Aside from the boat trip (see the last post), I've been working quite a lot and haven't yet done much exploring. But the little that has been done always makes me smile.
My home during my time in Mali is The Sleeping Camel, a backpacker hotel that’s retained half that identity and added in clientele from the UN mission (MINUSMA) and various affiliated UN agencies; with the decline of the tourist crowd because of the Northern Malian conflict, UN numbers swelled.
Here, I’ve developed an eclectic group of friends, some from the former travel crowd and some from the new security-minded crowd, most on the anglophone track, but only a few Americans.
The Camel also has a boat that it uses to cruise on the Niger river and is often rented for relaxing half-day trips by all kinds of groups. One Saturday, a couple of the Camel’s owners invited friends out for a day trip on the boat. Food and alcohol were largely provided, but after I said that I made killer brownies, it was requested that I make brownies on the boat.
There was a tiny oven with uncertain temperature and definitely no measuring cups, but the brownies with M&M’s were a success! No photos of the brownies exist because this was toward the end of day that was supported by coolers of beer and a bowl of sangria, but below are photos from the trip.
I reckon these were the first brownies ever made while cruising down the Niger River.
I've recently learned that I have been awarded a Doctoral Dissertation Research Improvement Grant from the National Science Foundation. What this means is that I get to do more fieldwork!
I'm headed to Conakry, Guinea, in about two weeks until mid-June and then Bamako, Mali, from September sometime to December sometime. This research will be focused on the same international agenda that I researched in Cote d'Ivoire, but I won't be doing strictly comparative research.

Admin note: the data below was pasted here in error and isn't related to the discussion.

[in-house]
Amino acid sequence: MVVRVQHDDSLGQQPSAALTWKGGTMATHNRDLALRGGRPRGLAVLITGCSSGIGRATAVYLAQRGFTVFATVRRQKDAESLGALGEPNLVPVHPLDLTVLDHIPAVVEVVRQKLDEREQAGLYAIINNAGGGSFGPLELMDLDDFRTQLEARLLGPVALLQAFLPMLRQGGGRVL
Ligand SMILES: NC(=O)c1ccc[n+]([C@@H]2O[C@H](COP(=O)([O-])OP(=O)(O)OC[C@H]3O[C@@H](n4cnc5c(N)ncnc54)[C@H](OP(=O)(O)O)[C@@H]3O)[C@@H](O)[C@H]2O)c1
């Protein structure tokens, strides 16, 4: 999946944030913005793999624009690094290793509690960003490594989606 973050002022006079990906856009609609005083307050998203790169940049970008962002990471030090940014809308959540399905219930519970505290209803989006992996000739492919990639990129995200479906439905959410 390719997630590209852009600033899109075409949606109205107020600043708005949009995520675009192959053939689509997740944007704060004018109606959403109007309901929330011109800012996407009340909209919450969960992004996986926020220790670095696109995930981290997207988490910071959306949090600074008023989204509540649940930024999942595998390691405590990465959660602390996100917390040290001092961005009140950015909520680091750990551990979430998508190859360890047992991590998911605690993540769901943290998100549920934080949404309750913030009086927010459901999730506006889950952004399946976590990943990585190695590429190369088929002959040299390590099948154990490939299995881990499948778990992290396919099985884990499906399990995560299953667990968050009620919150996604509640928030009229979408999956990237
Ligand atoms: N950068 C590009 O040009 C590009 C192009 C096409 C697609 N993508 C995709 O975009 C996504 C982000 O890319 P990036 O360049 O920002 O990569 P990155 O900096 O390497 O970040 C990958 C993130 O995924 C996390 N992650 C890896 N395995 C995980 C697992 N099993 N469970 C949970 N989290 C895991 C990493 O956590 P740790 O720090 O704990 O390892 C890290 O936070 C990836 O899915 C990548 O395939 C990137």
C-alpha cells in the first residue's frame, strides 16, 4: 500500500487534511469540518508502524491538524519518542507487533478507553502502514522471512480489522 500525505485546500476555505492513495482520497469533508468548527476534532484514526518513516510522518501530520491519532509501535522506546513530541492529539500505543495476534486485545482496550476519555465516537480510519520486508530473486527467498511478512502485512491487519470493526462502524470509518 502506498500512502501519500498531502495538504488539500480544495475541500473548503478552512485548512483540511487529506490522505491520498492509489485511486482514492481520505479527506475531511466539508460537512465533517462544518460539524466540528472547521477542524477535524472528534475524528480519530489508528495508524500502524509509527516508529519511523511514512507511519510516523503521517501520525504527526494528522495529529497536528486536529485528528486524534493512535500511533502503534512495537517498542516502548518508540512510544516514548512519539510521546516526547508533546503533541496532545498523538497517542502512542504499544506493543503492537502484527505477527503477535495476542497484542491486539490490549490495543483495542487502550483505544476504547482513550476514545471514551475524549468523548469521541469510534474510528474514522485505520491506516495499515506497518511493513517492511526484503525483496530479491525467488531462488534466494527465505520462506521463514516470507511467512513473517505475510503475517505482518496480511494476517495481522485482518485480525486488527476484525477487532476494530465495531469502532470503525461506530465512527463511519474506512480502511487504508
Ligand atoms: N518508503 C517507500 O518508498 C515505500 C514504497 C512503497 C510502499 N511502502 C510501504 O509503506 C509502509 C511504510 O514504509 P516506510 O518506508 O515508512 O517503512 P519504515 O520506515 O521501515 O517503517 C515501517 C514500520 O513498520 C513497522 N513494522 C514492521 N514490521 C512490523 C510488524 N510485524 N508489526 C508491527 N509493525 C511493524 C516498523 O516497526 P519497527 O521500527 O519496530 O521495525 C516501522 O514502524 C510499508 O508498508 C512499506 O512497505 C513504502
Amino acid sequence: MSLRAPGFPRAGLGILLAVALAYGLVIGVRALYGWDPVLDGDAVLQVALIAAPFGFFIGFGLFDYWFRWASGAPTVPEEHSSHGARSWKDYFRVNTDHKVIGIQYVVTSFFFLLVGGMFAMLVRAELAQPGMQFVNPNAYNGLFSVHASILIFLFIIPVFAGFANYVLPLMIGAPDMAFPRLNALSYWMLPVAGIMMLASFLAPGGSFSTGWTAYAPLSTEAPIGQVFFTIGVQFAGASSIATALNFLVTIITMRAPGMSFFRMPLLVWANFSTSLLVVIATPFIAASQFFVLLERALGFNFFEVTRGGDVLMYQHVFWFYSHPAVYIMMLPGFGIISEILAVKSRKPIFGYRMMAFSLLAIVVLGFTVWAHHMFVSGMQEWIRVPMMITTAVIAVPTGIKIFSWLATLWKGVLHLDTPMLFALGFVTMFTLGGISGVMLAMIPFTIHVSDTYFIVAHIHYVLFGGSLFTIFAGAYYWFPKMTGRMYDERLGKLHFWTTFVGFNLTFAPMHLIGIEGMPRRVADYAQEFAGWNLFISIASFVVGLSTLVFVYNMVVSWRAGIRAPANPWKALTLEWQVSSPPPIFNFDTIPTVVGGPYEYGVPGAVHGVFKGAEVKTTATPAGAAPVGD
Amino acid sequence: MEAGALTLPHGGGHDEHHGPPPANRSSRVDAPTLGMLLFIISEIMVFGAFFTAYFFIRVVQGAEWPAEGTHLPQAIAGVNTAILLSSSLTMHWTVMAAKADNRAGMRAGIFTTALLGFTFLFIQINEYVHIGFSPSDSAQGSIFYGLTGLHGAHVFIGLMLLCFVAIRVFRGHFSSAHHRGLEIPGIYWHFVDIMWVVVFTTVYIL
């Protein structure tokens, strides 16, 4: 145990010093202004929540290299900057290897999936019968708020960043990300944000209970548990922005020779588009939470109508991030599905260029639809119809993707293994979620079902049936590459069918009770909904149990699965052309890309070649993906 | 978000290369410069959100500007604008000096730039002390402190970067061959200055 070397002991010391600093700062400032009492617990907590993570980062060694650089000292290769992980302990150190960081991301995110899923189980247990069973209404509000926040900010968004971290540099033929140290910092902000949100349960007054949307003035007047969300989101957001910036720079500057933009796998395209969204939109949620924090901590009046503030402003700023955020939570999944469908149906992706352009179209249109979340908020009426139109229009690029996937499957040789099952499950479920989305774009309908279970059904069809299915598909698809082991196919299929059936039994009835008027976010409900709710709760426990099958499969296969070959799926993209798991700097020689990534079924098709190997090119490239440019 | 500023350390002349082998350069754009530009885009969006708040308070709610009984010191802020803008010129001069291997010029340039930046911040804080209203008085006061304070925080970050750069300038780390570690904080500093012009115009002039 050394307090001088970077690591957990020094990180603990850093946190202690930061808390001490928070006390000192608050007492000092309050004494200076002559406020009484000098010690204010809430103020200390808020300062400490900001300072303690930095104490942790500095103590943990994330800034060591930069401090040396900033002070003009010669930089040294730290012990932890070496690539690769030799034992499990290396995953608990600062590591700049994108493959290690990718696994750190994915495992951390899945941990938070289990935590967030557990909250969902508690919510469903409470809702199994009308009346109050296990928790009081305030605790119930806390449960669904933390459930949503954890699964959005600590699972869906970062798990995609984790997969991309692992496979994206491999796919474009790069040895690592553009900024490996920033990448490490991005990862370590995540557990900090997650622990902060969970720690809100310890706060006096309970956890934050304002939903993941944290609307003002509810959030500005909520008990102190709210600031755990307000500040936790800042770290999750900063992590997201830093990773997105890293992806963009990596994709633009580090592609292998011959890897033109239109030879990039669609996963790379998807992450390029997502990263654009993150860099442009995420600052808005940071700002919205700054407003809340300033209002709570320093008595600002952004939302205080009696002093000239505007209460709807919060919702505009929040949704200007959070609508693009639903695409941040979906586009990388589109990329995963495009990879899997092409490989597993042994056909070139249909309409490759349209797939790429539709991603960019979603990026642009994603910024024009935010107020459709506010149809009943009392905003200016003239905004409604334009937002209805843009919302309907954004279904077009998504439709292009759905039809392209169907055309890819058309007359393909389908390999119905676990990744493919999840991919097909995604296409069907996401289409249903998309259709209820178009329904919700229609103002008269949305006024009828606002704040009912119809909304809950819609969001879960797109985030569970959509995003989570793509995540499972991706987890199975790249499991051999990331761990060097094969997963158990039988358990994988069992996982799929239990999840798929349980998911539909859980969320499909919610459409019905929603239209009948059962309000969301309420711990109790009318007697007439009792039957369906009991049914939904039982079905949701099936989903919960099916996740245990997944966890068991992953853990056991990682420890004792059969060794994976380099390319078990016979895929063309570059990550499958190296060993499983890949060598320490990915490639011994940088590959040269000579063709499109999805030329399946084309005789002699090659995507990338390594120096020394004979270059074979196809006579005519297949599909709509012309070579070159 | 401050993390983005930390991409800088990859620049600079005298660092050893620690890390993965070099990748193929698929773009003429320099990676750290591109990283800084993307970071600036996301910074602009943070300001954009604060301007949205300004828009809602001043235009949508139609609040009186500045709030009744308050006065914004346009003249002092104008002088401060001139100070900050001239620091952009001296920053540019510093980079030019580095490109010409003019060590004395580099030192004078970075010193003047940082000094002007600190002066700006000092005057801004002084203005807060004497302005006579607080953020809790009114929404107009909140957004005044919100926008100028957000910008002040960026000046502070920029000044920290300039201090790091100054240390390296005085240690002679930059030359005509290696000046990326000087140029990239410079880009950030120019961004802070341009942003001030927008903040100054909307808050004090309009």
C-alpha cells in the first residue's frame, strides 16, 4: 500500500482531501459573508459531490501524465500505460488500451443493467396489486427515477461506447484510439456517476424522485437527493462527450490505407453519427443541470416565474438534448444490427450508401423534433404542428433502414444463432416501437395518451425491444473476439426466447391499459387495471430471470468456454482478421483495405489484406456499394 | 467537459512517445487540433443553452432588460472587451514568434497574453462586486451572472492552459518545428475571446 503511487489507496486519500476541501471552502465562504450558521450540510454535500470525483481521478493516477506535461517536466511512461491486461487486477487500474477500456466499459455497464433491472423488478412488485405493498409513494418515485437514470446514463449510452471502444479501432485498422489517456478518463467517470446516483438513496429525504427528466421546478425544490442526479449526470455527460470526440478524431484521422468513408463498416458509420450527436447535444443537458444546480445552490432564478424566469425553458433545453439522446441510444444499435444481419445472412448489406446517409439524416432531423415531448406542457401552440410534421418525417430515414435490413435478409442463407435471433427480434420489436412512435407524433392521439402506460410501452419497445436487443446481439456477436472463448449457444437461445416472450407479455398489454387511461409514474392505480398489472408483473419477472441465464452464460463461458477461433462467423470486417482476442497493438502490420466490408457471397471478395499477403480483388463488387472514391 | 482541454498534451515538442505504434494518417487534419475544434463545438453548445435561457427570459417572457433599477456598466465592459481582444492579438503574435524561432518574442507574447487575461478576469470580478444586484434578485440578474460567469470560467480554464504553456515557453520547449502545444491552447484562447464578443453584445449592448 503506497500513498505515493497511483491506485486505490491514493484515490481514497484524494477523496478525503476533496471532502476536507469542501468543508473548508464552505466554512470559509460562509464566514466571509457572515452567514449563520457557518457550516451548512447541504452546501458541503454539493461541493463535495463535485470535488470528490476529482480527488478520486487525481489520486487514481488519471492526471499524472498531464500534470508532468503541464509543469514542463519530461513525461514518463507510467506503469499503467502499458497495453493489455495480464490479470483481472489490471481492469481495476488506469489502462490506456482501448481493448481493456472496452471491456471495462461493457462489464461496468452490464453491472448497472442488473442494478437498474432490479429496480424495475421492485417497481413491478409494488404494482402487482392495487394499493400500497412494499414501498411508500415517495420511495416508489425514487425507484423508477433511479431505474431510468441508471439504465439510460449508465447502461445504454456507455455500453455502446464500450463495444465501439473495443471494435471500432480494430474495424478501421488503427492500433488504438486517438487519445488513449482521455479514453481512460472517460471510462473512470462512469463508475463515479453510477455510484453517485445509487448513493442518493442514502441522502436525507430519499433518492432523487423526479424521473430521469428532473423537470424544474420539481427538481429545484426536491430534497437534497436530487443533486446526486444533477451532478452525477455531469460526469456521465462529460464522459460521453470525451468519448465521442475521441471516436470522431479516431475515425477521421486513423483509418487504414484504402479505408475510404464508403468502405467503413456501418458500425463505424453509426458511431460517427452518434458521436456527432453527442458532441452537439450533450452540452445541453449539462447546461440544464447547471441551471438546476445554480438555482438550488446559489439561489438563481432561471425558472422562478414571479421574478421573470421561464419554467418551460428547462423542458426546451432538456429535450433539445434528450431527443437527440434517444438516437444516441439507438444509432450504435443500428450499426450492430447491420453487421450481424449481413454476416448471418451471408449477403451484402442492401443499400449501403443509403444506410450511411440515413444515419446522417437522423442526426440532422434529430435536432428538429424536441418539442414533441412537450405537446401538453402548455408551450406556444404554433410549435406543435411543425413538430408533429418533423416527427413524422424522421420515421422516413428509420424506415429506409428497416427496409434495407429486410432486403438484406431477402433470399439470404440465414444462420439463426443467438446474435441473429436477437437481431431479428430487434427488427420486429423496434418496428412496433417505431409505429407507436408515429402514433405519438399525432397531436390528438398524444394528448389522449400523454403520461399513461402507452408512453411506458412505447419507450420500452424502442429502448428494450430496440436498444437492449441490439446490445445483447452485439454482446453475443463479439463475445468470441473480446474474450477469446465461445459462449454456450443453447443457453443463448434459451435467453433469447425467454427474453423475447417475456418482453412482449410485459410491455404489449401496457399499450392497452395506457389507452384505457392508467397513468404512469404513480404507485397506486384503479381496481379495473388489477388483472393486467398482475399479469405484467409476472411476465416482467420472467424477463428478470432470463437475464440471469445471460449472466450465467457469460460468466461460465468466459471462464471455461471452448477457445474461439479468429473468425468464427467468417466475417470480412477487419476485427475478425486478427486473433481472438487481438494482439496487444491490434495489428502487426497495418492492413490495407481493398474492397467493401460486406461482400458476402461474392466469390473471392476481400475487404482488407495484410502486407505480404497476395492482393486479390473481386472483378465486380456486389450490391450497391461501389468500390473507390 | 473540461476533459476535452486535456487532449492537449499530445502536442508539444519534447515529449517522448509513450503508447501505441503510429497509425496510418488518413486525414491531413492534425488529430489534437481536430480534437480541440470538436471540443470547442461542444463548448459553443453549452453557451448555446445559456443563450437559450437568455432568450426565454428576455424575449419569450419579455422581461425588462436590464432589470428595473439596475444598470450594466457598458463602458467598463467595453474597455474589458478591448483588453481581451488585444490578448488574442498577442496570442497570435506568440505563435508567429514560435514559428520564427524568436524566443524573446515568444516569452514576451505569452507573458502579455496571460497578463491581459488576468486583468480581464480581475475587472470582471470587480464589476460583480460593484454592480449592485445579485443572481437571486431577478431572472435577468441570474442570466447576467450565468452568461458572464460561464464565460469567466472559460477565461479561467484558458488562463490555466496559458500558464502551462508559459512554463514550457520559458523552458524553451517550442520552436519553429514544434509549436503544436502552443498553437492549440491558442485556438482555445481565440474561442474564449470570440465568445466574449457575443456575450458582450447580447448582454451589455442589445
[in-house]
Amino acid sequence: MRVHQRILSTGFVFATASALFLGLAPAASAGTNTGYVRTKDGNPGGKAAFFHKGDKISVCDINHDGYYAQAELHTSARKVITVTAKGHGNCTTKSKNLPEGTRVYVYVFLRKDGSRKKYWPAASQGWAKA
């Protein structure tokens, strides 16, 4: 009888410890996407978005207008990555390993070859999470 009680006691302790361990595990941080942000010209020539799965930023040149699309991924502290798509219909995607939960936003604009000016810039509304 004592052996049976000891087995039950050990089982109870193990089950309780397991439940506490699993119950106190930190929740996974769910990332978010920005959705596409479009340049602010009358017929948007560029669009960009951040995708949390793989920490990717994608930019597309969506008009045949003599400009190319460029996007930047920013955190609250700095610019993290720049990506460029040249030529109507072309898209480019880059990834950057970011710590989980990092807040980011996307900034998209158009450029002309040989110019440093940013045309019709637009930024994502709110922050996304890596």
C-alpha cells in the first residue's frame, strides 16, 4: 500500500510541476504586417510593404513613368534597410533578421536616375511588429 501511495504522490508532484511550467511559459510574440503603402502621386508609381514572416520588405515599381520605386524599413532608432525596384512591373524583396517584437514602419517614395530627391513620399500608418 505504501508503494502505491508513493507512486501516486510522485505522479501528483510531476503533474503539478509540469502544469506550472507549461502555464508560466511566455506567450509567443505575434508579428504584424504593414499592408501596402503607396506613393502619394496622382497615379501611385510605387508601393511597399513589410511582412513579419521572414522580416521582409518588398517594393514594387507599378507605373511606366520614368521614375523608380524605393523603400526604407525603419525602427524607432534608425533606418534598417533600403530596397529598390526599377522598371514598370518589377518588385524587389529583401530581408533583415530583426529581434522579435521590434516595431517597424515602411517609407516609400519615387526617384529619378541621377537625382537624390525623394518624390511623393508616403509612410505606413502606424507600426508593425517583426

What I'm really excited about (in the research sense, not in the human citizen sense) is learning the differences in context with these three countries. Guinea has reported a number of new Ebola cases in the past week, and the security situation in Mali is somewhat unstable at the moment. My project is not explicitly focused on either of these threats/events, but they of course inform the context that my research partners operate in and impact the response of the international community (and lots of others), which in turn changes women's strategies and the attention given to women's issues in these countries.
I'm not certain I'm able to express how much I'm beginning to love West Africa as a sometime-resident and as a politics-art-society–watcher. But I'm so thrilled to be heading back.
Travel and research notes
Fieldwork and travel in Côte d'Ivoire, Senegal, Guinea, Sierra Leone, and Mali, as well as Burkina Faso, Morocco, Tanzania, South Africa, and wherever else I end up. Plus occasional research-related thoughts.